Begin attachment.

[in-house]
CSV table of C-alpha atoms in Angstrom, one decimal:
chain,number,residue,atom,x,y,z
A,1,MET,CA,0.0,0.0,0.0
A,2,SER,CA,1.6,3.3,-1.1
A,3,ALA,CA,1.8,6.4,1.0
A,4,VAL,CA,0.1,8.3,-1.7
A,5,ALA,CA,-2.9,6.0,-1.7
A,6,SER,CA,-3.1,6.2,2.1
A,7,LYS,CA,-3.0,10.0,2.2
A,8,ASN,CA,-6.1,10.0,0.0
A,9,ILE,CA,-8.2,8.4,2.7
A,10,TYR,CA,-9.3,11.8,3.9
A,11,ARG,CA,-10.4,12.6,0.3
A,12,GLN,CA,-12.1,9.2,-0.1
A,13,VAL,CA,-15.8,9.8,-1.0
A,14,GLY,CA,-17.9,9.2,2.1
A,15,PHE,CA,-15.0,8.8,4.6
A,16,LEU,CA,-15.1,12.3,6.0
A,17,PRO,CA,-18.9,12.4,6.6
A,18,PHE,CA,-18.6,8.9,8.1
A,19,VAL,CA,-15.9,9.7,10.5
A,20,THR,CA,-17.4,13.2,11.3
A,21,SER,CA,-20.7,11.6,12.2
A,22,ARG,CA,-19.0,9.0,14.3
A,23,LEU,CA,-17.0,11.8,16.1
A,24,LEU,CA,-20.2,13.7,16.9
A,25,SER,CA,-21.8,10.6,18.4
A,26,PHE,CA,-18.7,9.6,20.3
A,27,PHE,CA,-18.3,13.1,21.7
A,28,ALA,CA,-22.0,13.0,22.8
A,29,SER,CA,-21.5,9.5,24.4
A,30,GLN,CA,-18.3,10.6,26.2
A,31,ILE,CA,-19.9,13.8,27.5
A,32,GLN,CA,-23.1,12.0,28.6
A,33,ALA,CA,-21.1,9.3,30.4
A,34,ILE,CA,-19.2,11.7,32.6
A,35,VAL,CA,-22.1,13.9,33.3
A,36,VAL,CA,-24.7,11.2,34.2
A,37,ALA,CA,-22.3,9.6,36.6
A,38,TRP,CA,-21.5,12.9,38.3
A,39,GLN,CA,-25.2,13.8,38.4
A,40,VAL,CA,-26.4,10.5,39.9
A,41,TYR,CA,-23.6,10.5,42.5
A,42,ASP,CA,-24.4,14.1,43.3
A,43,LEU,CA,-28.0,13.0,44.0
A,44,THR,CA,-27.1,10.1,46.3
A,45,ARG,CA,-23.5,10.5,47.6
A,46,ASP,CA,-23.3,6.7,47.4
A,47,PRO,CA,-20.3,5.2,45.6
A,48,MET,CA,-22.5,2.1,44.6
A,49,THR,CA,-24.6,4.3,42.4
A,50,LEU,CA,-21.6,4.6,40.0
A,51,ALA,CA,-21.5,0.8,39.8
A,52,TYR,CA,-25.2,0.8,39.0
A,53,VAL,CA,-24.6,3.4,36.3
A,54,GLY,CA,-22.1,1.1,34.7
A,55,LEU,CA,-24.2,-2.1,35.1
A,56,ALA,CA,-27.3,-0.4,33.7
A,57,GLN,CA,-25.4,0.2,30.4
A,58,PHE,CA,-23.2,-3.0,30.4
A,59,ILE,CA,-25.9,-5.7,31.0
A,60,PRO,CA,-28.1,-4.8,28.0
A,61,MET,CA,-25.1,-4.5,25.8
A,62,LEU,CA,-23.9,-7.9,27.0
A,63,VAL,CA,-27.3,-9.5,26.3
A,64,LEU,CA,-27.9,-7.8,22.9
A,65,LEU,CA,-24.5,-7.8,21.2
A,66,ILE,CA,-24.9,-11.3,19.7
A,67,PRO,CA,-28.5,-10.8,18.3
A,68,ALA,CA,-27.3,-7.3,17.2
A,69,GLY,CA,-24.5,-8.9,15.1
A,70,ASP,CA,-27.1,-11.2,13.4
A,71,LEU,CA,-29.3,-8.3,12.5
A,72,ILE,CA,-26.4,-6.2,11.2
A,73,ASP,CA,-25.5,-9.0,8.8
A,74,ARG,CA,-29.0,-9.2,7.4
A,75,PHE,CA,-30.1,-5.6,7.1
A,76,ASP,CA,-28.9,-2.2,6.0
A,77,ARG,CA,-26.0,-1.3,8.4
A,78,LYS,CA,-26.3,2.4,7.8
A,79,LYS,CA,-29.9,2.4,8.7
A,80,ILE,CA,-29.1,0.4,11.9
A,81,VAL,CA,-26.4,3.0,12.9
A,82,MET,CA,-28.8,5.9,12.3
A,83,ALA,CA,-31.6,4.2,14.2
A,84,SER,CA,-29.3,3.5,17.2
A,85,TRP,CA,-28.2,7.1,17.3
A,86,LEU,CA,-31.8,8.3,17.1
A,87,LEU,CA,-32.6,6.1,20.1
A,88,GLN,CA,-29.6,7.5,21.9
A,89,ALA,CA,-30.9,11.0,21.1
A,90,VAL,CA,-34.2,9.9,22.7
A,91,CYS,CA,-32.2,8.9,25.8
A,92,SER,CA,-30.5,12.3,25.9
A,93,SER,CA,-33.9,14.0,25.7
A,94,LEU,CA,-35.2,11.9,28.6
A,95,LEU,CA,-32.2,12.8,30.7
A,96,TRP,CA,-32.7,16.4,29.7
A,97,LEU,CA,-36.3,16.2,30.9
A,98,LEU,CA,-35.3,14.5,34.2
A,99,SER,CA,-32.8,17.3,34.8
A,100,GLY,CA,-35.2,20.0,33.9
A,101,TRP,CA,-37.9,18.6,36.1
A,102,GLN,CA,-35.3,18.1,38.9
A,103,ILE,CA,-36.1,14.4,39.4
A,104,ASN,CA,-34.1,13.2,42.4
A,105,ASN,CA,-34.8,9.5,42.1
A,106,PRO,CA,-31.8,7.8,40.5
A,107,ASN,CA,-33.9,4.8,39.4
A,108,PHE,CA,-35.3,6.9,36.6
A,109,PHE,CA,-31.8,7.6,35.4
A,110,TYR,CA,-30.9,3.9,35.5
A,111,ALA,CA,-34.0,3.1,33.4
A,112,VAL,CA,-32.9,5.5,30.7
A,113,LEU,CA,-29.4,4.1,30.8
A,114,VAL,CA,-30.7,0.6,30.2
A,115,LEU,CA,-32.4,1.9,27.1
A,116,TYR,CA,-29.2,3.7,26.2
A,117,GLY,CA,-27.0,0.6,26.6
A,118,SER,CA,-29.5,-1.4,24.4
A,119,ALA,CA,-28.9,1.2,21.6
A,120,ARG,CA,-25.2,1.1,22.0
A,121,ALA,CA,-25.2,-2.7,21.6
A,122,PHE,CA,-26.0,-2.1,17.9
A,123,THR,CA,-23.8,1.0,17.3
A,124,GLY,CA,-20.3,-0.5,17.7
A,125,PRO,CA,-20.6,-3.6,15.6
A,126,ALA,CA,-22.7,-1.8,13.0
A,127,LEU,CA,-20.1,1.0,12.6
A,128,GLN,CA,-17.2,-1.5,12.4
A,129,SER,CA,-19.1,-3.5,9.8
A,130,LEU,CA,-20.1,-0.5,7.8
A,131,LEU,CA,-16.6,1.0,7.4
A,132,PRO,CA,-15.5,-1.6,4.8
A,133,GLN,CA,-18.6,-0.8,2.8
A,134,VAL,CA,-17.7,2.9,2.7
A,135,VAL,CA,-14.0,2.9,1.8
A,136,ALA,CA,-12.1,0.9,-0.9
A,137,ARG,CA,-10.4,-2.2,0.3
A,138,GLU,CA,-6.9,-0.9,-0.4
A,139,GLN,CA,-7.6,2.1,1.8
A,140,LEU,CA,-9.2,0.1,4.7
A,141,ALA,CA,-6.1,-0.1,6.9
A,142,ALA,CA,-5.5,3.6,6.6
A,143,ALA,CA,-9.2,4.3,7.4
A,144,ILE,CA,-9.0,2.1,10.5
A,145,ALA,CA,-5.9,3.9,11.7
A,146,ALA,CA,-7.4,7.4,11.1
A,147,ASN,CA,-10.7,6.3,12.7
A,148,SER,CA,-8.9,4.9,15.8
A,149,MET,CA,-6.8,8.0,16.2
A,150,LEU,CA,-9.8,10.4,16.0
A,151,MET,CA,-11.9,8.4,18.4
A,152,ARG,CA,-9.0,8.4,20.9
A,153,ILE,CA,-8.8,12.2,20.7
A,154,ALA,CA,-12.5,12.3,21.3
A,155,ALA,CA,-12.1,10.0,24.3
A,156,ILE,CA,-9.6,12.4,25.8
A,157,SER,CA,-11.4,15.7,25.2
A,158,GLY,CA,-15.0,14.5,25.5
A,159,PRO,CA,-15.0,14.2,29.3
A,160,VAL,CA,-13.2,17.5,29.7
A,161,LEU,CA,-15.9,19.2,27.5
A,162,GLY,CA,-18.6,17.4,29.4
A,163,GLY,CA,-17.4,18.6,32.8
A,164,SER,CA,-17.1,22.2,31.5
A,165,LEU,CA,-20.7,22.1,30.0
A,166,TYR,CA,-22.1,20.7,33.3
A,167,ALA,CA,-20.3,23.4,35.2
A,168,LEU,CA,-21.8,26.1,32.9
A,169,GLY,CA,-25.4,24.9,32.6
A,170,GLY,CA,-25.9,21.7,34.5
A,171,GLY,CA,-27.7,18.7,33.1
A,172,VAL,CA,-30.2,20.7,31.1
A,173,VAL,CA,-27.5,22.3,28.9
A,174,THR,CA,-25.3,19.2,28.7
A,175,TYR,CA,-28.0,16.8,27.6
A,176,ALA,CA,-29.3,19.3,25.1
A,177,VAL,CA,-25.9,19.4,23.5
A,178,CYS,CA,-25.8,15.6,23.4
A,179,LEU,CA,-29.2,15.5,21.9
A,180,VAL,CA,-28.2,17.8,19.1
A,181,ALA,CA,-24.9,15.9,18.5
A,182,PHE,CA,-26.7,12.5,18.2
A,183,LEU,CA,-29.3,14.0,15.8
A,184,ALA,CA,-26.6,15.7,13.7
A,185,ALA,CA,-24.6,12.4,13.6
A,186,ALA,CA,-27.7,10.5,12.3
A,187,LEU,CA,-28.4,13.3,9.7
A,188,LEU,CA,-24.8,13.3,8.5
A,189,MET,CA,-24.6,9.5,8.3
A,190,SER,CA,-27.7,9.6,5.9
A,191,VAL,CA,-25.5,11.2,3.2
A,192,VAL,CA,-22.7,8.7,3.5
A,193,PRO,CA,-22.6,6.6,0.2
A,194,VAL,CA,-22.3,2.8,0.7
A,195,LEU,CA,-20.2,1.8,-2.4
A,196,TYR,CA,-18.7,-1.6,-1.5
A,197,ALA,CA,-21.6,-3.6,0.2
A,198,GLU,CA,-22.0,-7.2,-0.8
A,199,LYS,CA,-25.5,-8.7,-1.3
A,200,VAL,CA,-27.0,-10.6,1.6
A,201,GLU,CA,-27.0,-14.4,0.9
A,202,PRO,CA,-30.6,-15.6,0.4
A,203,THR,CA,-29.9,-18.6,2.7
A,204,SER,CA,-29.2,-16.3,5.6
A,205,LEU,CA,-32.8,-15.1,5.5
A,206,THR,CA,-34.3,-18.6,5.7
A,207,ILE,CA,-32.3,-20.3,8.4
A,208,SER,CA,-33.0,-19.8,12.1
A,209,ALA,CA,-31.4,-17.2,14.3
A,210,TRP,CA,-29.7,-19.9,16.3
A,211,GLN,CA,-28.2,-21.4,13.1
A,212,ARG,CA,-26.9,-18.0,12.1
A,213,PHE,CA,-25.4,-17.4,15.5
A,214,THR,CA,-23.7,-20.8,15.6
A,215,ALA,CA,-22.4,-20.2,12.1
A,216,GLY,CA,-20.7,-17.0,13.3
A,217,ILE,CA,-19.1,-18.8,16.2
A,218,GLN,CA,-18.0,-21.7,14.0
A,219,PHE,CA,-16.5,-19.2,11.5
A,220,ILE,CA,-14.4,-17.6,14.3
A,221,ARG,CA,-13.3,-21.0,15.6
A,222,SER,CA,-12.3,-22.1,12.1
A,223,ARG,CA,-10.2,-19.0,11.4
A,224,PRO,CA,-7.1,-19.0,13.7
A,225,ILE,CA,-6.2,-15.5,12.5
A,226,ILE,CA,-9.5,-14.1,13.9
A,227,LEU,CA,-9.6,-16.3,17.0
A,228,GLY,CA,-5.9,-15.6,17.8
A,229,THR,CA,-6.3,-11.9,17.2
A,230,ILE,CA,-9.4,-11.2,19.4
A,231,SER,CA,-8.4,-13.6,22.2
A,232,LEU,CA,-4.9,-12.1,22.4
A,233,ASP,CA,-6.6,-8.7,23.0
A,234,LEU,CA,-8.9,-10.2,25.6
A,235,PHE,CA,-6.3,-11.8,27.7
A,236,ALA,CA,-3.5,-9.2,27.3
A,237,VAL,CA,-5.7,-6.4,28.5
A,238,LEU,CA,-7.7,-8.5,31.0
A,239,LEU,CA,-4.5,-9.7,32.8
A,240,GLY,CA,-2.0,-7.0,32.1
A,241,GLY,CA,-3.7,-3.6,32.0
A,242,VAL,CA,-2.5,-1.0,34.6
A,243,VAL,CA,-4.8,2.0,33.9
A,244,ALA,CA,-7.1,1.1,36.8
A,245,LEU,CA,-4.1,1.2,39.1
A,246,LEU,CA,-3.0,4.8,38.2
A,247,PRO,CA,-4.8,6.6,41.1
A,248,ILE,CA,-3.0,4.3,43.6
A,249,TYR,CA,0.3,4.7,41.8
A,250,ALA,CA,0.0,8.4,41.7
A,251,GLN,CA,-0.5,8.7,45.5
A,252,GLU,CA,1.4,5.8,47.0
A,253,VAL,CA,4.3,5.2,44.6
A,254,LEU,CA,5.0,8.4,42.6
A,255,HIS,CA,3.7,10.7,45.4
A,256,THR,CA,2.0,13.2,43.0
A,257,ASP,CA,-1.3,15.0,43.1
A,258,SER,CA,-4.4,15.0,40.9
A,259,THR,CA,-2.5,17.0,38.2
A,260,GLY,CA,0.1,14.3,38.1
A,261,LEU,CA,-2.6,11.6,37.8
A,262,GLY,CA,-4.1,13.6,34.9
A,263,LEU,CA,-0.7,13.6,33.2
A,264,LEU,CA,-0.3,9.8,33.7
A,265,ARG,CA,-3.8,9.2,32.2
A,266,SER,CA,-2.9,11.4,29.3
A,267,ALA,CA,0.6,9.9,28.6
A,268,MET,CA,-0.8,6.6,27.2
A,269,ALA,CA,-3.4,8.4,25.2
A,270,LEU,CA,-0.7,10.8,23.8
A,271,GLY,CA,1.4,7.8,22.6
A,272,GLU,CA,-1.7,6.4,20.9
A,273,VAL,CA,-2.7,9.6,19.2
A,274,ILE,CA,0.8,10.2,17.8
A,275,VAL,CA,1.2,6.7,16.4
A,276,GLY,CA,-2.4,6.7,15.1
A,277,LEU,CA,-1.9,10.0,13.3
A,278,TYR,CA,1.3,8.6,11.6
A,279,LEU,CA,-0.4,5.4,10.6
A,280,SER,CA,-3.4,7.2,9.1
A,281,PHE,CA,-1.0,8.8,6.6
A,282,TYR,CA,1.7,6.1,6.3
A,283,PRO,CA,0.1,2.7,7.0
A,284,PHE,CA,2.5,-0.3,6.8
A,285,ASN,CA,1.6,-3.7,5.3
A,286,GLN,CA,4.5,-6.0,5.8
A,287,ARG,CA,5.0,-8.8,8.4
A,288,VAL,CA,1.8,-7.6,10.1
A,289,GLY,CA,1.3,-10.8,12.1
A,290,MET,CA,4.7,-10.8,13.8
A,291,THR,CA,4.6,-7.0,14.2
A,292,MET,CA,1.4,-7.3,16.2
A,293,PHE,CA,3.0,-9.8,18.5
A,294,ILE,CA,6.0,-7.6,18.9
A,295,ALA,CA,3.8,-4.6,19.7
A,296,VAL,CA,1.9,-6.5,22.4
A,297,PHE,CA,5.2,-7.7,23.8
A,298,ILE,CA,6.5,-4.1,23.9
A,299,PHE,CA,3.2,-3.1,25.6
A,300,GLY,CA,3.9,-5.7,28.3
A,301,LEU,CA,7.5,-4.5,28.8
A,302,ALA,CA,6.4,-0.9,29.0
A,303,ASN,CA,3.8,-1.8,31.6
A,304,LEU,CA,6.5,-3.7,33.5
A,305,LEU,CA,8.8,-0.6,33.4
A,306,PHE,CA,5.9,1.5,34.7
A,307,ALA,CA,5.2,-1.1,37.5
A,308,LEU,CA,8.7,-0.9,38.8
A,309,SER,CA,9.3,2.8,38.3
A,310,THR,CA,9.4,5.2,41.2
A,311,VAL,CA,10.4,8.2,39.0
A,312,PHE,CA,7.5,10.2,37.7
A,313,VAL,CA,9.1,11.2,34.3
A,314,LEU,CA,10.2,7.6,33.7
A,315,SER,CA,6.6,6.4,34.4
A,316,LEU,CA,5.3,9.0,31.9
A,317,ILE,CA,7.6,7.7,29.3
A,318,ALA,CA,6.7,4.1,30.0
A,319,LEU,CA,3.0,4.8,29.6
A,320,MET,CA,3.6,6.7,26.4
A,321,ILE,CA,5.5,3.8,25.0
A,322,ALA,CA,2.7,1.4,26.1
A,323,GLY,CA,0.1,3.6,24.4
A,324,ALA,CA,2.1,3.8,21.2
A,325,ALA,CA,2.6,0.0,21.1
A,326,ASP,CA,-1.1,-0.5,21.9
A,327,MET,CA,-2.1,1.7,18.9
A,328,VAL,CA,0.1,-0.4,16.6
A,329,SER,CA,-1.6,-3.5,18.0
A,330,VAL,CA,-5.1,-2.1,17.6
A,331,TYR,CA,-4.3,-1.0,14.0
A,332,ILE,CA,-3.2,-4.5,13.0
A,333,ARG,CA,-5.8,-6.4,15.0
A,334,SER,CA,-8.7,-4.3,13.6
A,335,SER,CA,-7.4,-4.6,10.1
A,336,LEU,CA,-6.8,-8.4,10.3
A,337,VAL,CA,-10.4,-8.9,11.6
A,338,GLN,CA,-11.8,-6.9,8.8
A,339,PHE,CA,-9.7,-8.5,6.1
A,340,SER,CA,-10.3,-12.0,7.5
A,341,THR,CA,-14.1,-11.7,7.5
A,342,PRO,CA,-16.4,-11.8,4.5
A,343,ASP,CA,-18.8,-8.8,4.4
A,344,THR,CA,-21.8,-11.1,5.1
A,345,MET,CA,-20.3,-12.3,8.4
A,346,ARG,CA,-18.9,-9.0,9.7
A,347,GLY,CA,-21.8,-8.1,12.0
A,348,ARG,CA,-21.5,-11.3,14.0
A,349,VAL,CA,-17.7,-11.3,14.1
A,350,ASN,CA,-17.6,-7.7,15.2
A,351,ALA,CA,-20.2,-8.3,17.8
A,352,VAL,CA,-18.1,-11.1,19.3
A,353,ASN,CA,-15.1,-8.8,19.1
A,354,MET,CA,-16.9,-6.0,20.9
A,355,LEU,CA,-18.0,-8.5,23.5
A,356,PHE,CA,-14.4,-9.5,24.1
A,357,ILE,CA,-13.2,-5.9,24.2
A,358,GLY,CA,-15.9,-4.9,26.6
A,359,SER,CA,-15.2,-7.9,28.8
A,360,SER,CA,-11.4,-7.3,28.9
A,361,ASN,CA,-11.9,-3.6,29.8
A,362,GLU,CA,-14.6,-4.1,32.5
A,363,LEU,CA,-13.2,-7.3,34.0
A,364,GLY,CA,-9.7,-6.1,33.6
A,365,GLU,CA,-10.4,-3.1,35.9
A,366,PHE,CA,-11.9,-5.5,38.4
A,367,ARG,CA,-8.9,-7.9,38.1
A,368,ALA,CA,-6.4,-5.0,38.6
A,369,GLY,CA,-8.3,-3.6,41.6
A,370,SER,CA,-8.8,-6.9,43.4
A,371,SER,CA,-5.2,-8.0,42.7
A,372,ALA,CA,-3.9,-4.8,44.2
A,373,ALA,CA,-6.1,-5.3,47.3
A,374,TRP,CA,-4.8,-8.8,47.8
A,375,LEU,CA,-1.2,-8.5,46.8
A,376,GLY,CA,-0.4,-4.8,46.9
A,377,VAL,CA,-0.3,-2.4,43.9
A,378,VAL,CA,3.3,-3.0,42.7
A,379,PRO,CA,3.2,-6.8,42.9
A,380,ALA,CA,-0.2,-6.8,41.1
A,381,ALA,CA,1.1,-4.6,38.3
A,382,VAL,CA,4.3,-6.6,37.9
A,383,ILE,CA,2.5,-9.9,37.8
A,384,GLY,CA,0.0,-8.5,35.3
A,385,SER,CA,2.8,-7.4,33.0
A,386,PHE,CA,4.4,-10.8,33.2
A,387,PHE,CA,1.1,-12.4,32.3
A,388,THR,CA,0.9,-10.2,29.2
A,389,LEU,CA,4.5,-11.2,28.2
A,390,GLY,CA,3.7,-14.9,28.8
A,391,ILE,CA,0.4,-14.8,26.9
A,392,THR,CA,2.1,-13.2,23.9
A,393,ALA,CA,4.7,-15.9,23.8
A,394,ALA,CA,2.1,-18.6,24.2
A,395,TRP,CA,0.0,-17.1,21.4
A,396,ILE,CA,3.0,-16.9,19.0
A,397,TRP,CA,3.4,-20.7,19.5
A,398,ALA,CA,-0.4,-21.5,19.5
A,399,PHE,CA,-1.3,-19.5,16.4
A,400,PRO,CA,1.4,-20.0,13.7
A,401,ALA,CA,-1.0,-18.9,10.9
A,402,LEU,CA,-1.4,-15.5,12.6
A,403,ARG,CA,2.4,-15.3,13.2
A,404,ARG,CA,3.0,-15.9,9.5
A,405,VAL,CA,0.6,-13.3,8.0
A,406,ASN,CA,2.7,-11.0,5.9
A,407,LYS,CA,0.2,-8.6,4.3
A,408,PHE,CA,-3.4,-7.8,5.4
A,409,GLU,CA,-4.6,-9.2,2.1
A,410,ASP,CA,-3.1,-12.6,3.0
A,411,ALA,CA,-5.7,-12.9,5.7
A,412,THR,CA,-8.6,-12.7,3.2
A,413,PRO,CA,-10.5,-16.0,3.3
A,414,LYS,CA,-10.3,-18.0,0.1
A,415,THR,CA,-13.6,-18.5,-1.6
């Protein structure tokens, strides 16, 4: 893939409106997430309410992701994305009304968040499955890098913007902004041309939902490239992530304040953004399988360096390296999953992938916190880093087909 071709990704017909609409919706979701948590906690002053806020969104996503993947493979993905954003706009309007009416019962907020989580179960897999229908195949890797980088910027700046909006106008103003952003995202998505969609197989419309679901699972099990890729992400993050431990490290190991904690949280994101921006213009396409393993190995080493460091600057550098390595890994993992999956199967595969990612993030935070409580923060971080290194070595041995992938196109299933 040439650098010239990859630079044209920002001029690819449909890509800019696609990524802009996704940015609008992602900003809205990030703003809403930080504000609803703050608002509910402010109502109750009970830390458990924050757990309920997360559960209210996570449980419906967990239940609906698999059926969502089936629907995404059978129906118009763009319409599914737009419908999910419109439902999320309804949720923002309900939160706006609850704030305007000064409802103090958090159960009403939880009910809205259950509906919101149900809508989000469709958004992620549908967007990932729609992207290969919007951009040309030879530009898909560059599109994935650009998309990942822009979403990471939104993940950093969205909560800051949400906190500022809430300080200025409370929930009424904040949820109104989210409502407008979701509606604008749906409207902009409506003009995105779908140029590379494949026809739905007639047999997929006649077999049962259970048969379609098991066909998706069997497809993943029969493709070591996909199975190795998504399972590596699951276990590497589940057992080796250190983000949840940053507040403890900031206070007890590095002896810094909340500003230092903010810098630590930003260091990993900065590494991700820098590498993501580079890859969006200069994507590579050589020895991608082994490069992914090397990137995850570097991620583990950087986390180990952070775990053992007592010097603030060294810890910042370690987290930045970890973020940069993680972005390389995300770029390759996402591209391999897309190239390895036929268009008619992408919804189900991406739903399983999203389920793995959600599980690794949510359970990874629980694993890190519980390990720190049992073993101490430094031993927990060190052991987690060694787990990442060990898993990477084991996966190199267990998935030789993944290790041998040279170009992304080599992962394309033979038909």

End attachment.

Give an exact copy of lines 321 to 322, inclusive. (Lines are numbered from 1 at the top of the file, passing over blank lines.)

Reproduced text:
A,318,ALA,CA,6.7,4.1,30.0
A,319,LEU,CA,3.0,4.8,29.6